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Afrocentric Homeschooling in Black Families

Support for mothers and fathers of color who have decided to homeschool their children.

*This post contains affiliate links. Things you buy through our links may earn us a commission.
By: Andrea Dillon 

Homeschooling is on the rise within African American communities.. Though there may be a multitude of reasons, many families site bullying and the increased amount of racism as their top catalysts for homeschooling. Some black parents also feel a lack of representation in the current curriculum and a want to teach their children traditional Afrocentric values. Homeschooling is the perfect way to do that. Whatever the reasons to homeschool, all homeschoolers find freedom in the opportunity to homeschool. 

Beginning to homeschool is similar for all families regardless of race. The first step is researching your state’s homeschooling law and looking into local homeschool groups to help you learn the legal ropes. This can be daunting for any family.  Black homeschooling families can find it more so while attempting to find homeschool resources to address their concerns, questions, and needs. We have gathered a few to help. 

Websites to Help with African American Homeschooling  

African American Homeschool Moms is a blog run by author and African American homeschooler Andrea Thorpe. Through her writing, Andrea provides homeschool support and recommendations for Afrocentric homeschool curriculum to help African American homeschooling families who are looking to find homeschool curriculum and resources featuring African-American perspectives.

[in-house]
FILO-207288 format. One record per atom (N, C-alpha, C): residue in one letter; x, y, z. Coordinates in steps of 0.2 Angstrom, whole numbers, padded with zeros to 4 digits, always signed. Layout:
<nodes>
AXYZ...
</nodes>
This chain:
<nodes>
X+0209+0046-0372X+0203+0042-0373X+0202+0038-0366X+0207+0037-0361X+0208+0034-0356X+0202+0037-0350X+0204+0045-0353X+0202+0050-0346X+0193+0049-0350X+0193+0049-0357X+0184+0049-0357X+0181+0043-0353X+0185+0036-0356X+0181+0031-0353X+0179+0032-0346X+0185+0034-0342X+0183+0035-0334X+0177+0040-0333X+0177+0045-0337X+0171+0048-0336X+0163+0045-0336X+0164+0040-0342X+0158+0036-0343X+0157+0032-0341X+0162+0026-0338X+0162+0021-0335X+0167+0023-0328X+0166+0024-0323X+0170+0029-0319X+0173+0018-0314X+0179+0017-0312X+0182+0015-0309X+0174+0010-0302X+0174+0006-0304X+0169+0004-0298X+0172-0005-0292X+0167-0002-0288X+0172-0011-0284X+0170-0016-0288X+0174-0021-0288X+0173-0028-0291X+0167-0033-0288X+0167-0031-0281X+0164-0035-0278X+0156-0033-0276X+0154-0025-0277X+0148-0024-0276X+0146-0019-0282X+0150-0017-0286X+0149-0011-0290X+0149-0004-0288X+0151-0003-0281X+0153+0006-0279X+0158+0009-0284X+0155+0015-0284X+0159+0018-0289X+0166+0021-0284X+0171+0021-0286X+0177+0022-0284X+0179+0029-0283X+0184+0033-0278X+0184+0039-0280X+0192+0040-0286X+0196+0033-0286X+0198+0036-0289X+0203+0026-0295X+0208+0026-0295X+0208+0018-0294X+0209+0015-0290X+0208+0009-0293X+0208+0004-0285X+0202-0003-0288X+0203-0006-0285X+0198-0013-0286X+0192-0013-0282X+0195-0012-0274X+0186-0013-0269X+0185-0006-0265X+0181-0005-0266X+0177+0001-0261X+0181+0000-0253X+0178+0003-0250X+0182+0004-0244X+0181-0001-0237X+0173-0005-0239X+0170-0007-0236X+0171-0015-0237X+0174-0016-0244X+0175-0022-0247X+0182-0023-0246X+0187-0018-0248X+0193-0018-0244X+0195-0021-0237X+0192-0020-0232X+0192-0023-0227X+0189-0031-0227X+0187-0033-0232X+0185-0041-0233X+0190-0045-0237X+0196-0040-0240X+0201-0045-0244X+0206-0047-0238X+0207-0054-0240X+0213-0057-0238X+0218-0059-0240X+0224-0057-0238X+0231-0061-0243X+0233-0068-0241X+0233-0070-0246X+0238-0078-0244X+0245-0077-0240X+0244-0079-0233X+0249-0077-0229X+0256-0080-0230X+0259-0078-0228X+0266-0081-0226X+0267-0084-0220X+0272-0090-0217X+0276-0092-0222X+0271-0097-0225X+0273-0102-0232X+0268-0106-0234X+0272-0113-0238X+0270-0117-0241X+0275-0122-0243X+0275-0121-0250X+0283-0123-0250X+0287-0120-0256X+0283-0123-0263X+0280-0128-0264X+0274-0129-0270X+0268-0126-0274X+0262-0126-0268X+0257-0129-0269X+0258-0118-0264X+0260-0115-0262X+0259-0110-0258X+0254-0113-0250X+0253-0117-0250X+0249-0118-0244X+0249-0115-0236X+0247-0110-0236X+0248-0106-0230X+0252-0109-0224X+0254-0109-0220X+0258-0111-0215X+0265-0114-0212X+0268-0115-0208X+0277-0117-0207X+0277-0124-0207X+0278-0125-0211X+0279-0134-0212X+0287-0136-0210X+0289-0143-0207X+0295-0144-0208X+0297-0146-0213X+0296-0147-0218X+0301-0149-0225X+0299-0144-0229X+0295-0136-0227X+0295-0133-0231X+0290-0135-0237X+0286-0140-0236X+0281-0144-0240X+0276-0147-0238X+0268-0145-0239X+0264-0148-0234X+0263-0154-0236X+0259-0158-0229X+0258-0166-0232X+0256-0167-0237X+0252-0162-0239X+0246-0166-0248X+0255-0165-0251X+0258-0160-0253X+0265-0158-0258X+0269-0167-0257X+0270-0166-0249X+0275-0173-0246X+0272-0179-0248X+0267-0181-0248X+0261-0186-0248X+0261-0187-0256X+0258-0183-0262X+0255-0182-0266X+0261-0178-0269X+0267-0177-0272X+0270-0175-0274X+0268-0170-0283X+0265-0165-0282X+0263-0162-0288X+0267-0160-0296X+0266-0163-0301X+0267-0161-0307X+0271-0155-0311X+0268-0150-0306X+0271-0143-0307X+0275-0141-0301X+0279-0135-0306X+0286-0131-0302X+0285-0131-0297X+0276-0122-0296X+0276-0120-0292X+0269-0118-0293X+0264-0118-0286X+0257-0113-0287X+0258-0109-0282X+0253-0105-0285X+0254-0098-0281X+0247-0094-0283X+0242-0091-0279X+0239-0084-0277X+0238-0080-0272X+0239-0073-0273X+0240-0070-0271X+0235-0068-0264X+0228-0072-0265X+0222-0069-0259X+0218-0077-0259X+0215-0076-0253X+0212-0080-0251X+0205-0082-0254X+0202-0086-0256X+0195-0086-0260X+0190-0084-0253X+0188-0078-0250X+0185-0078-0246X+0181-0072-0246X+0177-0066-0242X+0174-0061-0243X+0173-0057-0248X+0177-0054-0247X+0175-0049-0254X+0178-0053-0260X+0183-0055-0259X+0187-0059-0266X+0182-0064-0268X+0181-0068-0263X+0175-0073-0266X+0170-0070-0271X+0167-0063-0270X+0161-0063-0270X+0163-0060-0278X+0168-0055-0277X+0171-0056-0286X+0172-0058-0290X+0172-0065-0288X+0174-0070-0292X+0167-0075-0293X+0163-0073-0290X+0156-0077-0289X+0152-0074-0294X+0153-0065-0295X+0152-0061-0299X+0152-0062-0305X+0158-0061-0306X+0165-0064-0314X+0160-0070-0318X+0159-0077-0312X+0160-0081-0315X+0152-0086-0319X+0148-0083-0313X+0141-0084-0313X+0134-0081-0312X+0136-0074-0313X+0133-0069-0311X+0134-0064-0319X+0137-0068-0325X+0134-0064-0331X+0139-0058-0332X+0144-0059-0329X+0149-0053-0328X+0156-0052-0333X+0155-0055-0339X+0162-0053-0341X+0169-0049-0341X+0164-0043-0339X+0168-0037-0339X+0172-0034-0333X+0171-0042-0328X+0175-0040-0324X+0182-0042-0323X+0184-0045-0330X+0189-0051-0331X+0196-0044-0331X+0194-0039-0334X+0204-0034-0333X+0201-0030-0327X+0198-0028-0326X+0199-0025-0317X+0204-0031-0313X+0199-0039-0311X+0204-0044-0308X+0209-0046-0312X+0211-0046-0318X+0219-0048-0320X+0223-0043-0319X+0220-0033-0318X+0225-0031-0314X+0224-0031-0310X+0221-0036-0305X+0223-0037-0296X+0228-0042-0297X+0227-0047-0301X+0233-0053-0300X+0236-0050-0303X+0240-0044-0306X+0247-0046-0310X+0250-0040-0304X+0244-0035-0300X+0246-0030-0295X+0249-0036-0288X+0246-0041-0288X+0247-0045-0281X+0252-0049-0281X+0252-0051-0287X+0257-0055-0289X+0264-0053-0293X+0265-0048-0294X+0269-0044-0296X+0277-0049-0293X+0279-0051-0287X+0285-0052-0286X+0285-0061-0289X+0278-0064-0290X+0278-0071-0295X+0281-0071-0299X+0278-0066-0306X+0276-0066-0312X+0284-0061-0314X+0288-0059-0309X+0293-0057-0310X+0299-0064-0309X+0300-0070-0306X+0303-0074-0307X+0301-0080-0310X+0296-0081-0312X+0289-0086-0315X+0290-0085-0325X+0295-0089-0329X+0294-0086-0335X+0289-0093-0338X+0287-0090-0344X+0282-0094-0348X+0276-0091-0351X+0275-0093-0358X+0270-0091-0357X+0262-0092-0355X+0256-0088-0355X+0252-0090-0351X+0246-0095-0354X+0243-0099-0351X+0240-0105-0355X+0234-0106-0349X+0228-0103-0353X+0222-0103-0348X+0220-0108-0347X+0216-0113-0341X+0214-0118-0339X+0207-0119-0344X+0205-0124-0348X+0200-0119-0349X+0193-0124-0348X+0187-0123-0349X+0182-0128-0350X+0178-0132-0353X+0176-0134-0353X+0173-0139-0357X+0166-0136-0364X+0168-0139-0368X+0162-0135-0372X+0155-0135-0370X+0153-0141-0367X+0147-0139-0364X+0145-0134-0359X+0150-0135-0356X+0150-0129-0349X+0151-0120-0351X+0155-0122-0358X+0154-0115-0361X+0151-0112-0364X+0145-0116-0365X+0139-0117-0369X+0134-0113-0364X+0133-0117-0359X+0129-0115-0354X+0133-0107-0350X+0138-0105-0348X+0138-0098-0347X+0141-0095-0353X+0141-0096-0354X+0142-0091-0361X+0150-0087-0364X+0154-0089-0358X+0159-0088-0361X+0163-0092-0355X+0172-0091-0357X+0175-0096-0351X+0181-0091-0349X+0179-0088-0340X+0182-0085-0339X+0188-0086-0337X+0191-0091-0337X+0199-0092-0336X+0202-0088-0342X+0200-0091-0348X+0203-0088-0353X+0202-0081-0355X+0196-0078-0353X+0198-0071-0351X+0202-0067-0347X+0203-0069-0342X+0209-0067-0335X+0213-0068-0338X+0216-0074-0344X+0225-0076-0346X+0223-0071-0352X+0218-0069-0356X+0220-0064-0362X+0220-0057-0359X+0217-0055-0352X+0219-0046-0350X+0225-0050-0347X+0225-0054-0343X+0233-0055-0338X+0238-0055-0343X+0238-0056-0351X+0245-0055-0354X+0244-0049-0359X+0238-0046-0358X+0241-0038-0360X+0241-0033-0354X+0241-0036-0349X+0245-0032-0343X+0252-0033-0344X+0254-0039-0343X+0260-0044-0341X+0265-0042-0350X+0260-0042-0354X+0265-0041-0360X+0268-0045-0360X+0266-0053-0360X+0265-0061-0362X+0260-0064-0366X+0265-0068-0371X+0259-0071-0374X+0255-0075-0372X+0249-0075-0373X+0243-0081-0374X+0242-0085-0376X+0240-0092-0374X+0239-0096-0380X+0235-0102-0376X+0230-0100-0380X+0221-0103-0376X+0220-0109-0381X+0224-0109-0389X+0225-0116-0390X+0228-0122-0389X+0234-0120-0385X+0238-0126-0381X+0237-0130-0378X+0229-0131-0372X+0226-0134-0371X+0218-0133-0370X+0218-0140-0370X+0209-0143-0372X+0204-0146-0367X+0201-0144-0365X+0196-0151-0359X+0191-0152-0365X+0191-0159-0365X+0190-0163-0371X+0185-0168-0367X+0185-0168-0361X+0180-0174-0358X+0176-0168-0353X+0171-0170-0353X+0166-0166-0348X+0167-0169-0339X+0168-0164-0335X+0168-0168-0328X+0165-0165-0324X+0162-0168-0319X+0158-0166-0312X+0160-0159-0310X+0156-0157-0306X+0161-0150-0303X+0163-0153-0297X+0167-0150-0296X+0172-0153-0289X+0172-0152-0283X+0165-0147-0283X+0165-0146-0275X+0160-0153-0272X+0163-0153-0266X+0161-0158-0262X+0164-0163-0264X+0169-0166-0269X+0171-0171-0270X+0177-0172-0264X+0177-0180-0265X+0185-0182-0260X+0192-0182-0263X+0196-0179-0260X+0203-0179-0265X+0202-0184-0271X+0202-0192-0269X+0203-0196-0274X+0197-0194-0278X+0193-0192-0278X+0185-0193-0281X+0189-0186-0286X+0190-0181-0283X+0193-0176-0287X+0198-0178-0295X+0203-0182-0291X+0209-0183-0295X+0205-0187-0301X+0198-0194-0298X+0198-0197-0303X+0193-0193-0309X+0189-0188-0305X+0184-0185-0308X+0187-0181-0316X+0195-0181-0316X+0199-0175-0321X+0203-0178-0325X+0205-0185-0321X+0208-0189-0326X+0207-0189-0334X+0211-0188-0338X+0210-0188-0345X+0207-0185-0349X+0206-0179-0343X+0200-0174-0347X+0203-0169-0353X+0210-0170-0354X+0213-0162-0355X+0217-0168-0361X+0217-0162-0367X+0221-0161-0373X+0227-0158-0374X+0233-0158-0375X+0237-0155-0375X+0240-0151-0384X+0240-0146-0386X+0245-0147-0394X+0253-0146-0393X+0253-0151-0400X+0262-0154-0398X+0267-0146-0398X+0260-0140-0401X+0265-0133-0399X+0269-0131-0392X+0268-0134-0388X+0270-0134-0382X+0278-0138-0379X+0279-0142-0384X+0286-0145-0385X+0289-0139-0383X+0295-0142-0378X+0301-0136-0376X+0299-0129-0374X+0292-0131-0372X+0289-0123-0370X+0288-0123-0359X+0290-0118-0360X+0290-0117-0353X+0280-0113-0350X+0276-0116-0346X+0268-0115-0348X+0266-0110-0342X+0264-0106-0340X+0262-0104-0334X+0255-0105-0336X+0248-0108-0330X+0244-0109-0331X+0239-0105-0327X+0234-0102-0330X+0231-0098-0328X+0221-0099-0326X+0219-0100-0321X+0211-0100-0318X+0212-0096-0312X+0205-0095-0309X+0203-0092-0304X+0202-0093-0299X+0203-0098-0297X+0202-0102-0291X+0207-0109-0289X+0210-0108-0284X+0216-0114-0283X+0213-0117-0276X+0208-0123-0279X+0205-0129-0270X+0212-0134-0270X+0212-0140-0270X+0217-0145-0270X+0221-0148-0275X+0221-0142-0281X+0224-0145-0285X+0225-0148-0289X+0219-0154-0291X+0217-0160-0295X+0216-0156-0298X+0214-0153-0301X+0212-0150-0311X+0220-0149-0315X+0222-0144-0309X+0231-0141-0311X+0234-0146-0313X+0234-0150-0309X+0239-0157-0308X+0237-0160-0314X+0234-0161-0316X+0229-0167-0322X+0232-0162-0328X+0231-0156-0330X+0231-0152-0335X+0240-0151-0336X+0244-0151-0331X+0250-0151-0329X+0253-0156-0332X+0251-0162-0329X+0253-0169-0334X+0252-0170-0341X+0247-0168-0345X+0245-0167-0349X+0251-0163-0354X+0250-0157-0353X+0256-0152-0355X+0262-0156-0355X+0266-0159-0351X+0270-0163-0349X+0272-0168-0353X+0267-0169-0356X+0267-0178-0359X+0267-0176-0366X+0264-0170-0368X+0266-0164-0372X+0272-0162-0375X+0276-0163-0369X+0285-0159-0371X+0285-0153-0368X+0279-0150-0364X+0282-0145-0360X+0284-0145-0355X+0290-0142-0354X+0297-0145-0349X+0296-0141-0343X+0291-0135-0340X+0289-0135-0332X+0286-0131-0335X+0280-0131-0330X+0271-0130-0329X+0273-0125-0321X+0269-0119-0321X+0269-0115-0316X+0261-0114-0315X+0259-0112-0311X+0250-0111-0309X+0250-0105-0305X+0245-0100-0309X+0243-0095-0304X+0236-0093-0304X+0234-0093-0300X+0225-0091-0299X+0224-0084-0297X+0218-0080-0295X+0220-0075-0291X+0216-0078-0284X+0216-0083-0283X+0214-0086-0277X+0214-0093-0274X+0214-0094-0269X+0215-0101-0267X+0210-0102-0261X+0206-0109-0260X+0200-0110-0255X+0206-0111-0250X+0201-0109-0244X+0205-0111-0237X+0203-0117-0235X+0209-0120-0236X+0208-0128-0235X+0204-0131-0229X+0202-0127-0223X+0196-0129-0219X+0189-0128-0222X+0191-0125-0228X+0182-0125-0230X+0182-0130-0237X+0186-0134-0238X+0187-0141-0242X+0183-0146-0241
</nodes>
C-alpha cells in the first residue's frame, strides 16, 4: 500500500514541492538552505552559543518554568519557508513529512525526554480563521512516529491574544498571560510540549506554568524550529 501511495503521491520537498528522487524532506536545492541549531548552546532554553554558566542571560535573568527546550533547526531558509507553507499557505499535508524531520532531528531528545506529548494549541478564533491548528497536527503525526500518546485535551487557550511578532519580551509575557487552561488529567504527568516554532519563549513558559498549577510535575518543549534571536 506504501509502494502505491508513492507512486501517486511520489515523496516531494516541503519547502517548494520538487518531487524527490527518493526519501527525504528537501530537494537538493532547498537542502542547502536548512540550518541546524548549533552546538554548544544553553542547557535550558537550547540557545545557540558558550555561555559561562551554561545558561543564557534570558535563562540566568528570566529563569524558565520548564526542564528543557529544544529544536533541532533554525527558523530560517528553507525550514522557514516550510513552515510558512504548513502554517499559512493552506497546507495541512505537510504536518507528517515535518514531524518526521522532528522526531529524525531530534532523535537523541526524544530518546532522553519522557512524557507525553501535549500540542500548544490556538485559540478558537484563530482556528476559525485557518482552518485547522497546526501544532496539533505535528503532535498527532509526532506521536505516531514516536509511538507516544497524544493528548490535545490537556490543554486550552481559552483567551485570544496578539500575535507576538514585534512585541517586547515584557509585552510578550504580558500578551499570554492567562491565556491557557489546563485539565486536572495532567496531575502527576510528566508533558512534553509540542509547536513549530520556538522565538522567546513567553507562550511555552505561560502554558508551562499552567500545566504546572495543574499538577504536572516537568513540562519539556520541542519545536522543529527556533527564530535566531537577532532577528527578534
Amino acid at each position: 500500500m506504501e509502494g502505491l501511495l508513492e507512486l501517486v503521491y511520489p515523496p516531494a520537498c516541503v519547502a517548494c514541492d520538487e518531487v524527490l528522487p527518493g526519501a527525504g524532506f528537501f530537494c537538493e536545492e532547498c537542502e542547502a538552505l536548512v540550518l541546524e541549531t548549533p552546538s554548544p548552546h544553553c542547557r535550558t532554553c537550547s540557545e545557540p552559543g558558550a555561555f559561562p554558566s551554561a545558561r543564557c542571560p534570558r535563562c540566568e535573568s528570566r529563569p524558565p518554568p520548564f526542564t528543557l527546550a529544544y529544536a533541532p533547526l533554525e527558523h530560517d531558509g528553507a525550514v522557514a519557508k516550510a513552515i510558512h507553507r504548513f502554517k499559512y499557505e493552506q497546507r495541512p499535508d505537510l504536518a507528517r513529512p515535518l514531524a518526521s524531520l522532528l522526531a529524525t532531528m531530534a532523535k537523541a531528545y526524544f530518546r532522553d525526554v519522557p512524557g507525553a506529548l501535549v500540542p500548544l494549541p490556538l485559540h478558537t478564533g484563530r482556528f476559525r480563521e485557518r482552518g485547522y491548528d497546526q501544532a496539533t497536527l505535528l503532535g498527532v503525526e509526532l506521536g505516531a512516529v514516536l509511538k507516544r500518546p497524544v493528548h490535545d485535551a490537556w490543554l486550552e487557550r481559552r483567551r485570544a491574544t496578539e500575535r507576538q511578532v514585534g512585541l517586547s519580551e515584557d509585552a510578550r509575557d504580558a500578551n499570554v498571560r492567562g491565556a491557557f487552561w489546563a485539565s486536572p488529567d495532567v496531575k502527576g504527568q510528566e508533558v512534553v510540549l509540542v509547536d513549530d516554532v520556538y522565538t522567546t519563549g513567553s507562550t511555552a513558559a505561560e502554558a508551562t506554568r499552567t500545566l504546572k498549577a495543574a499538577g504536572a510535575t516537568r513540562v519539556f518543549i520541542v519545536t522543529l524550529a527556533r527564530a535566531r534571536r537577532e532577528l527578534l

National Black Home Educators is a homeschooling organization created to help black homeschooling families. They provide community and great information on the issues that may arise for an African American homeschooling family. 

Online Support Groups for Black Homeschooling Families 

In any homeschool situation, it is necessary to connect with others. With the internet, this is easier than ever. Connect with other African American homeschooling families with these online black homeschooling groups

Afrocentric Homeschoolers Association is a Facebook-based group for black homeschooling families who are focused on Afrocentric homeschool curriculum

The Black Homeschoolers Connection is a Facebook-based group for homeschoolers that identify as black, African American, melanated, biracial/mixed, aboriginals, ect.  

Homeschooling for Black Freethinkers is a Facebook-based group for non-religious and freethinking people in our black community, who currently home-school or are thinking about homeschooling. 

The Liberated Minds Institute is an education group focused on helping inspire and empower throughout the Afrikan diaspora (around the globe). They are a well trusted and popularly used resource for black homeschooling families and Afrikan-centered education. They hold The Liberated Minds Black Homeschool and Education Expo to help black homeschoolers create a network of support.  

Mocha Moms is a support group for mothers of color. They do welcome people of all religions, races, educational backgrounds, and income levels as long as the member supports the mission of the group. 

State-Based Black Homeschooling Support Groups 

Online isn’t the only place for African American homeschoolers to find support. Below are a few state-based groups to help you connect locally. 

Black Homeschoolers DFW

This is a group for Homeschooling Parents in DFW that are black/African-American. 

Black Homeschoolers of Central Florida, Inc.